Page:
This is the text of an article I wrote for the local newspaper. This was my first of what will be monthly reflections published in the Altamont paper. Nothing controversial here, just getting established.
I love the Olympics. It’s not just about the sports. I love the narratives we impose upon them. The Olympic Games are always rife with stories of people overcoming adversity in order to participate. The world records are always overshadowed by the human milestones that are achieved. It isn’t just that Michael Phelps is perhaps the greatest Olympic athlete we’ve ever seen; it’s also that he once was a fidgety overactive kid with Attention Deficit Hyperactivity Disorder whose mom took him to the pool because she didn’t know what else to do with him. Oscar Pistorius became history’s first Olympic runner on prosthetic limbs. David Boudia took home Olympic gold for the 10 meter platform dive, but he first had to overcome his fear of heights to even climb the ladder.
But the interesting narrative to me was that of American gymnast Jordyn Wieber. If you remember, Jordyn is a member of the US Women’s Gymnastics team, who now call themselves “The Fierce Five.” Going into the Olympics she was the world champion in women’s All-Around gymnastic competition. But on the Olympic stage with seemingly the whole world watching, she failed to even qualify for the All-Around event. She had every reason to enter the qualifying round expecting gold, and ended up excluded from the competition. A lesser soul would have been crushed, but when the time came for the team competition she performed like a champion and made a massive contribution to the Olympic Women’s Gymnastics team gold medal. The Jordyn Wieber story became one of putting aside her own feelings in order to make a selfless contribution to her team. She gave the best performance she could, not for her own glory, but for that of her friends and teammates. What a great narrative!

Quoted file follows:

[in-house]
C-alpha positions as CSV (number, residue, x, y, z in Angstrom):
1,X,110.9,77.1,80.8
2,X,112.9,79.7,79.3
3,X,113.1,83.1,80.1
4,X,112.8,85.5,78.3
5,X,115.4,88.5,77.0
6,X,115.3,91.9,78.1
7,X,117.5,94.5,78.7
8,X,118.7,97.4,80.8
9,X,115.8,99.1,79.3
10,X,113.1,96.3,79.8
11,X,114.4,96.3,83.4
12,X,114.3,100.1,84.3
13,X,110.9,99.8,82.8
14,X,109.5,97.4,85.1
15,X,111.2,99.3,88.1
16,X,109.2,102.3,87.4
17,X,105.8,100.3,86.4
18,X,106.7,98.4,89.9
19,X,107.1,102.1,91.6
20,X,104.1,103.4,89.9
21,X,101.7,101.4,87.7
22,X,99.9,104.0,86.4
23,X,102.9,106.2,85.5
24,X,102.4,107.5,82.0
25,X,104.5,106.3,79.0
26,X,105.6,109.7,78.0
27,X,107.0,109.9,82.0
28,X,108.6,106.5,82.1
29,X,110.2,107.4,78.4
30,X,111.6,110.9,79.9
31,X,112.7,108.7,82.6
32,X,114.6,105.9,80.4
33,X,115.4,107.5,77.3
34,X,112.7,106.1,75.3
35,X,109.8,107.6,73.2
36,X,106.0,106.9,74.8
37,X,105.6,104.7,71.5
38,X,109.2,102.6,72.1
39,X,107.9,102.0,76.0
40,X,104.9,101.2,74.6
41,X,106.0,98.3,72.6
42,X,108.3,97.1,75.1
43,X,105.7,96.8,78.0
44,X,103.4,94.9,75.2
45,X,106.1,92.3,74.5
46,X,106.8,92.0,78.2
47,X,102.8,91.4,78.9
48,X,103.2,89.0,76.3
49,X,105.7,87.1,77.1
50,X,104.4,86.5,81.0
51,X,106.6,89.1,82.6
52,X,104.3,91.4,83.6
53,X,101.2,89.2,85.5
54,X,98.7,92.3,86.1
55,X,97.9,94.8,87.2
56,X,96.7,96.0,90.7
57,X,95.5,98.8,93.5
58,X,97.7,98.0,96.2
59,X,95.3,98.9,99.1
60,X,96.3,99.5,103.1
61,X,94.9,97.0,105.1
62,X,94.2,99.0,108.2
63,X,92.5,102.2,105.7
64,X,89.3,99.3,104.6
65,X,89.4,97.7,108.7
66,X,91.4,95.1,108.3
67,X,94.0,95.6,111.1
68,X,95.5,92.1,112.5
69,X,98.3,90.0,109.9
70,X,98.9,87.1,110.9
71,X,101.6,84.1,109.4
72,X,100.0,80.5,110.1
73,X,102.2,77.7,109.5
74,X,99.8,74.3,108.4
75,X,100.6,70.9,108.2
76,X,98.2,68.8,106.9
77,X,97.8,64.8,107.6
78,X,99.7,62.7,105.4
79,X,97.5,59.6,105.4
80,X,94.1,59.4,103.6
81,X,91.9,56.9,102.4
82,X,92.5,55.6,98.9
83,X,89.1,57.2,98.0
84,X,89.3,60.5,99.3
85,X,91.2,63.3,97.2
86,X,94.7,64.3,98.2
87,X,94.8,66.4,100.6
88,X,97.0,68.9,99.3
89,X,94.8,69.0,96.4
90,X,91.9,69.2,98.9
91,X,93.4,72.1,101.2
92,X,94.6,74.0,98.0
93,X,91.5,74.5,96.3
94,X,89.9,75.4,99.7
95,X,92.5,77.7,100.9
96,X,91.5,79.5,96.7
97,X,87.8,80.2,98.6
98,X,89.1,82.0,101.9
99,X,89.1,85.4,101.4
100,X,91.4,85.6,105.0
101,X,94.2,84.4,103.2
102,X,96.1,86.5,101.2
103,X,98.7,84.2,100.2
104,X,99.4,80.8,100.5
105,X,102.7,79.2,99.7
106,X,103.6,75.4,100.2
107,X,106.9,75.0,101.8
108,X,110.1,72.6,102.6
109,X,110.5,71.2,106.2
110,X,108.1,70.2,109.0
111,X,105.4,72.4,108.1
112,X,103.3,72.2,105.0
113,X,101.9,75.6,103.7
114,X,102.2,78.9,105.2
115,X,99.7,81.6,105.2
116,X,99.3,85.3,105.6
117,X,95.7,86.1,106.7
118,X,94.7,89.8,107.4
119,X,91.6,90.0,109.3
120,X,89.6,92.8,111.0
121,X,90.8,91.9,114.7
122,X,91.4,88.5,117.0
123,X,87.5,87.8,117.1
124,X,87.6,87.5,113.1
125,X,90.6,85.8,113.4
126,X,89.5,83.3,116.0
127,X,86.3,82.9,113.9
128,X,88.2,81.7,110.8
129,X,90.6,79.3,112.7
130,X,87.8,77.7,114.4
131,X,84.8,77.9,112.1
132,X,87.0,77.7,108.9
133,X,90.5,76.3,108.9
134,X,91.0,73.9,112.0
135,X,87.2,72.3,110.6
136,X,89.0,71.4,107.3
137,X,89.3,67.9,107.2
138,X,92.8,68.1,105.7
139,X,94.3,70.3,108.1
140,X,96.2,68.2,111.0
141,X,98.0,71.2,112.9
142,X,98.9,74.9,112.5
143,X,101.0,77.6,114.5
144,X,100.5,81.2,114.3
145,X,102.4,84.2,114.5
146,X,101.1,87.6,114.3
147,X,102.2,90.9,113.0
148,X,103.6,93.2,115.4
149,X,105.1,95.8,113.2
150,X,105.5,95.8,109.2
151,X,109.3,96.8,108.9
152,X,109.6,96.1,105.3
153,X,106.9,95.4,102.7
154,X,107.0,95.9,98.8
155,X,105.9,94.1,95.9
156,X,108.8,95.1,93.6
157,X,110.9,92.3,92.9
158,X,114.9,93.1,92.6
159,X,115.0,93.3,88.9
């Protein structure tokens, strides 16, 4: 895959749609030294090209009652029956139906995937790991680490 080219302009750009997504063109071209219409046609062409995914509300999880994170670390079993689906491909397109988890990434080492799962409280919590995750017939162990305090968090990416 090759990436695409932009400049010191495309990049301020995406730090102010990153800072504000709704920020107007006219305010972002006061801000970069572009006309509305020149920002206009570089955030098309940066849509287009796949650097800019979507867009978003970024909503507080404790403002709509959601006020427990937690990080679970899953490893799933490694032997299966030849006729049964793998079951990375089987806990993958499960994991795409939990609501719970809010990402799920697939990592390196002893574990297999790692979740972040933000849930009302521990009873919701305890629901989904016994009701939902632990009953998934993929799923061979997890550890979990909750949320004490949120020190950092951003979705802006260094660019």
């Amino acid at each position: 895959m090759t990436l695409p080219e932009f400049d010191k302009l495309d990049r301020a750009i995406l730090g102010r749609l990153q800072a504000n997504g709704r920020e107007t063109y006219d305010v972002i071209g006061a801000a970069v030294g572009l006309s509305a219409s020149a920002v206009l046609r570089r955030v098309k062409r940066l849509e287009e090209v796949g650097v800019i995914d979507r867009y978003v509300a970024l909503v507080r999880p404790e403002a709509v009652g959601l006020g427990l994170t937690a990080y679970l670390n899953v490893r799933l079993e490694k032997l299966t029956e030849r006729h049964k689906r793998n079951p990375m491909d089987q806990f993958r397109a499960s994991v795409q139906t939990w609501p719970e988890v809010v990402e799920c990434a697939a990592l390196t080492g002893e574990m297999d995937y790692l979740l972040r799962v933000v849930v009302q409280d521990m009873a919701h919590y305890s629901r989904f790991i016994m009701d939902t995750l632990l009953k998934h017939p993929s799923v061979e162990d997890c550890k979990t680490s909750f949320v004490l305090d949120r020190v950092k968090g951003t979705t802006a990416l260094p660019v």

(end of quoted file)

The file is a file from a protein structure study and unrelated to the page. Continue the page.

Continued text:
As a new pastor in this community, I think there’s a lesson to be learned from Jordyn Wieber and the women’s gymnastics team. The church I serve is only one member of a fantastic team of churches in this community. The idea that the Methodists are in competition with any other denomination is false. We are in competition together, seeking not a gold medal for ourselves, but rather victory for the Kingdom of God. I strive for success, not purely for my own ministries or my own church, but for God’s Kingdom right here in Altamont. And as I work to make my own contribution, I root for the success of my teammates of every denomination as well. Yes, my goal is to be a great pastor for the First United Methodist Church, but my greater goal is to be one of several great pastors in service to the living God for the people and community of Altamont. We’re all part of the same team with the same goal. I look forward to working with my new teammates in this great community.
That’s my narrative and I’m sticking to it.